Posts Tagged ‘foot’


I’m at the Milwaukee Secure Detention Facility (MSDF), an institution in the Wisconsin Prison System (WPS), participating in the Earned Release Program (ERP).  I ran out of space in the last entry to tell you something else that happened.  Perhaps you recall me telling you about the guy who came  in some time ago that was extremely medicated and everyone gave him a hard time.  Anyway, apparently he struggled so much with the written assignments that the man who is this groups social worker, Mr. Silver, finally pulled the plug and terminated him from the ERP program.  Silver has a reputation for running the most difficult program here, giving the most work and is known as extremely dedicated.  I didn’t think the guy who got kicked out would last as long as he did.  It is ironic that a man with mental illness that he can’t help and that he is being treated for with medication can’t make it here yet so many that have come here for this ERP program clearly don’t belong here make it.  This isn’t the fault of the staff here or MSDF but is a reflection of the money based culture of rehabilitation and how it relates to mental illness.  But I’ll stay off my soap box.  Again, it was incredibly warm Friday (June 3rd).  Nothing much of anything happened until second shift arrived and when our old friend guard Mike Metcalf reported for duty.  He started off quiet but quickly showed his true colors as he gave warnings to inmates for having fingernails that were too long, how their shirts looked and so forth.  It’s just as well.  The new guys got their introduction to what this guy is about and will hopefully steer clear, as those of us who have been here awhile do.  Another sign I’m mentally checking out of here is how it relates to food.  I’m not interested in accumulating food, even with the good stuff like the cupcakes we got with the fish.  I don’t want to make deals with others.  I’m not the only one.  ERP group member John Lloyd tells everyone he just wants to be left alone by everybody and he’s getting more and more vocal about it every day.  It stayed extremely hot in here through Saturday.  Our group continues to distract themselves with cards and ping pong games despite how hot it is in the dayroom and rec room.  The rec room doesn’t have any air movement at all.  At least the dayroom as 2 large fans to blow the hot humid air around.  The rec room, which will double as our ERP group room next week, has the 2 exercise bikes and 2 weight machines so all these hot sweaty bodies plus no air movement makes for a pretty onerous smell.  Also, the shower procedure put in place by guard Art Coleman isn’t being followed by the other guards.  Though we like that it’s going to create this guessing game when we should follow that procedure.  Sunday came and finally a bit of cool down before sweltering temps are expected to return next week.  Cellie Larry Sands got a visit by his brother and was happy his release clothes will be sent tomorrow.  Release clothes are exactly what they sound like.  The clothes got send to MSDF staff no more than 60 days before your release which you get to wear out the door.  In my case, I’m just going to wear my sweats I got off the catalog.  The blog sponsor getting me is bringing my clothes they got from Waukesha County Jail after I was transferred to prison.  Those were the same clothes I wore 758 days ago when this whole thing began though I doubt the pants still fit!  But at least the shoes will be in better shape than the ones I got off the catalog.  I finished the day by reaching out to Barb via letter about the situation with Lexi.  I want to put my best foot forward with her despite our past relationship.  I’m hoping to get more information about what happened.  It’s all I can do from this cell to positively impact this situation so I’m doing it.  Believe me I know it’s not enough but I’m trying.  Tomorrow (Monday) our ERP social worker Ms. Grey will be back and this will be our final week of the ERP program.  It’s almost over!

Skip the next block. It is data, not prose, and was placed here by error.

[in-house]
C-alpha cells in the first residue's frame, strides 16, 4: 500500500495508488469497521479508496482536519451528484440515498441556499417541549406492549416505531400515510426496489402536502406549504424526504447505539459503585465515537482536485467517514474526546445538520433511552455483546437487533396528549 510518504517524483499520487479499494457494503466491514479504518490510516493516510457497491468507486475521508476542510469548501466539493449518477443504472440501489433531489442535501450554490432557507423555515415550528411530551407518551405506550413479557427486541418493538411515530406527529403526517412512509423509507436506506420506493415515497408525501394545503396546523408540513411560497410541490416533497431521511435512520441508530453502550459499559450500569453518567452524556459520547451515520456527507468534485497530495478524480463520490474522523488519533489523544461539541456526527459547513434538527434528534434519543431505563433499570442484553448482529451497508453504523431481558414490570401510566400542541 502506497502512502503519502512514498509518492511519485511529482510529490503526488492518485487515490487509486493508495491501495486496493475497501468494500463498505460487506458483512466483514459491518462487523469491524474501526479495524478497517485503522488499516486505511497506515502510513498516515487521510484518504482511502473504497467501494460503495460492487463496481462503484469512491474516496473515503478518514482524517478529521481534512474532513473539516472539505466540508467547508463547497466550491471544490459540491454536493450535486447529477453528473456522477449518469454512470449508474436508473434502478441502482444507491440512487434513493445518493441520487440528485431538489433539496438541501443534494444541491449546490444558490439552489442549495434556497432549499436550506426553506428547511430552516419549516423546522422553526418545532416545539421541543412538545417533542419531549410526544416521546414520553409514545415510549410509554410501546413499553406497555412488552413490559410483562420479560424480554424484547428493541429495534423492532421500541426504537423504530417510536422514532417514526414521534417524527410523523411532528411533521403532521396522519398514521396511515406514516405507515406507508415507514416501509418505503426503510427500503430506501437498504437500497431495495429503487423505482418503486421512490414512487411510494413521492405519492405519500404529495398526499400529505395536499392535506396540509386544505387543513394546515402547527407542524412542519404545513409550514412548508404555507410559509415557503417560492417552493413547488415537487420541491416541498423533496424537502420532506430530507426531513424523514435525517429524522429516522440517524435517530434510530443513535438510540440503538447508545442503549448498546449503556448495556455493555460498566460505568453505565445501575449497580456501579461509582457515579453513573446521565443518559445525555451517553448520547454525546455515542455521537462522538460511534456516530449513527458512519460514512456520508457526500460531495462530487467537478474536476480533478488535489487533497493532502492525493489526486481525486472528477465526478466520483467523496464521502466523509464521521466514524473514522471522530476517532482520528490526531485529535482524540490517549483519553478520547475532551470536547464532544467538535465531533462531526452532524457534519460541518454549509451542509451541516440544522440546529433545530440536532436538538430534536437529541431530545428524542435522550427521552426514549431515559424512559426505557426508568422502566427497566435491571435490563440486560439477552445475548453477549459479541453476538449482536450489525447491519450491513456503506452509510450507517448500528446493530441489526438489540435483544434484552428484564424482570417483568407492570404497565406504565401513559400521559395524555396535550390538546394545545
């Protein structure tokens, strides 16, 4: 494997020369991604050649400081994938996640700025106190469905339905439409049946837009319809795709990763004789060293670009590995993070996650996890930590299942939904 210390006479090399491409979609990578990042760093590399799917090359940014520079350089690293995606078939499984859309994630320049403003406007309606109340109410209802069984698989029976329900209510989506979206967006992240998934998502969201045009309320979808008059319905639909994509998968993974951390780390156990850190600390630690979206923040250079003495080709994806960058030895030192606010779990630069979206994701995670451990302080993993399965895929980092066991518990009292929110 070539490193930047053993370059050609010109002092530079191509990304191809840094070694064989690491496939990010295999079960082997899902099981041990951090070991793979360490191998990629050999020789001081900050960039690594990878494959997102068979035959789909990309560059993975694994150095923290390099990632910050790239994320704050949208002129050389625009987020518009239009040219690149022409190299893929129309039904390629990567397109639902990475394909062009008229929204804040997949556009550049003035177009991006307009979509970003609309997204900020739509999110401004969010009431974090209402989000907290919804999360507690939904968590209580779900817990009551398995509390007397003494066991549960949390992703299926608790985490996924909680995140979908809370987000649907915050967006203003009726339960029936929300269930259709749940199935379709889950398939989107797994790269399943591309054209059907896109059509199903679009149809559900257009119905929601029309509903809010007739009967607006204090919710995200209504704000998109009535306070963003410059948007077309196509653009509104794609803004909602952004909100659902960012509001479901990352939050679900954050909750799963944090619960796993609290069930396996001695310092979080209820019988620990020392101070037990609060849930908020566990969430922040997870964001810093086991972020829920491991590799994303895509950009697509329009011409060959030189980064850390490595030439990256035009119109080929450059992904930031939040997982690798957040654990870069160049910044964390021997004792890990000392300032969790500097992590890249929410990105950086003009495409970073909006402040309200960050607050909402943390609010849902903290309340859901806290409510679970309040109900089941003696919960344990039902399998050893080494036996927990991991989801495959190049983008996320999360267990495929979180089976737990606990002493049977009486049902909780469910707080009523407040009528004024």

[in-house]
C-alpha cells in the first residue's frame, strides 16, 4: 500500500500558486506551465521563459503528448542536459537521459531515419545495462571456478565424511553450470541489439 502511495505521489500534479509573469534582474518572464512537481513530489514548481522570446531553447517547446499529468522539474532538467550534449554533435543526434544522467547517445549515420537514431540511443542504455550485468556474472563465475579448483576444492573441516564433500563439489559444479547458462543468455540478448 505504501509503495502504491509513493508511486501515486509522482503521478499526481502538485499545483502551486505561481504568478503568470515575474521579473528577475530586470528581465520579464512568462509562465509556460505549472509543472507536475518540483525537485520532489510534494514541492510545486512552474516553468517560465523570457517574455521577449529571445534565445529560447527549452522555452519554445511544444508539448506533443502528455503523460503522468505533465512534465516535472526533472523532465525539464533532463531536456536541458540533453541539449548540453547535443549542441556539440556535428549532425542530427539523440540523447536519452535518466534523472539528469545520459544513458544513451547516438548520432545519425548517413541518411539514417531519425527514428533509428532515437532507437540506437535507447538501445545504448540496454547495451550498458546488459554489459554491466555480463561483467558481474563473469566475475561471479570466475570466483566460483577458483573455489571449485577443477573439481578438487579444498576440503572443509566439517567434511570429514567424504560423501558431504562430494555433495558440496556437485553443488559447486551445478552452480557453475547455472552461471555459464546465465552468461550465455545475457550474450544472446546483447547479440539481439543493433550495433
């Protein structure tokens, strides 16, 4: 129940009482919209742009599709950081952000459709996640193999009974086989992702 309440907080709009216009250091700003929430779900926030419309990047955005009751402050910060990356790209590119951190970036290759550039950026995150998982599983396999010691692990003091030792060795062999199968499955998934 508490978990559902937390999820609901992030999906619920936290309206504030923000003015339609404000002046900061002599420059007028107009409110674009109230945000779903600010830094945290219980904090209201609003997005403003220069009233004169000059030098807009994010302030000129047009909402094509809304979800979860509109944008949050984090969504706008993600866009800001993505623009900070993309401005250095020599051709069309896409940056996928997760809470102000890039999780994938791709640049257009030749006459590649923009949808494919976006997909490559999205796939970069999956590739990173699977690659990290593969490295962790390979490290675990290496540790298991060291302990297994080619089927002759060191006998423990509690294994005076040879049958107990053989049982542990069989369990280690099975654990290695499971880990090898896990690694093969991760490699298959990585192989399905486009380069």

I’m at the Fox Minimum Correctional Institution (FMCI), a facility in the Wisconsin Prison System (WPS).  We were suppose to have an inspection today.  Basically a white shirt (Supervisor) comes by and at the minimum security level is basically just looking for obvious rule violations or bunks that are unclean.  But it got cancelled because there was two bags of hooch (homemade alcohol made with yeast, bread and other ingredients) found in Unit 10.  We suspect it really didn’t affect the amount of time available to do the search but its a Friday so it was a good excuse to call it off.  The guards everywhere I’ve been are by no means overworked and this place is no exception.  The guards have a disadvantage here in that they are much more visible in everything they do.  They don’t have a covering over them shielding them from inmate view like they did at Jackson Correctional Institution (JCI) or have distance from inmates like they did at Dodge Correctional Institution (DCI) Admission and Evaluation (A&E) units.  We see when they have two to four times the serving sizes for meals that inmates have or when they spend a lot of time surfing the internet, reading books or being really noisy themselves.  I’m sure other places did this sort of thing but its just not visible to us as much.  The upside for inmates is they largely leave us alone here.  Guards rarely leave their island desk except for the forty foot walk to their bathroom.  The downside is that inmates who are loud, intimidate others or take advantage of others rarely get checked (put in their place).  We do have snitches here, like any other facility and every once in awhile someone goes to the hole based on that information.  But like JCI and DCI, guards don’t want to be bothered as a rule.  But like other places I found exceptions to the rule.  The Property Department Sgt. seemed genuinely interested and wanted to help if he could.  But for the most part, Lt. Brodie, the main white shirt, and the guards, just don’t care about anything that concerns us.  I suspect after they work as guards awhile we become less than human to them.  I’m sure that’s probably true everywhere too.  Like I’ve said before, I’m not out to get the blue shirts (guards), white shirts (supervisors) or the Department of Corrections (DOC).  I’m here to do my time for my crime for which I’m guilty.  I don’t think rehabilitation is the responsibility of the guards or the DOC, but rather the inmate.  If you’ve followed along, you’ve seen how far I’ve come in the time I’ve been incarcerated.  I’ve done it by minding my own business, working on myself and staying focused.  When I slip, I do the very opposite of those things.  This blog, my sponsors and many of you have played a big part in that.  But guards and prison programs can’t do any of that for you.  It would be easy for me to blame guards, the DOC, JCI or DCI for impeding the changes, but needed to be made, but ultimately it really  isn’t their job to make these choices for me.  Can they frustrate or aggravate me?  Oh yeah.  You’ve read about it.  But that won’t stop me from seeing through the obstacles and the possibilities that lay behind them.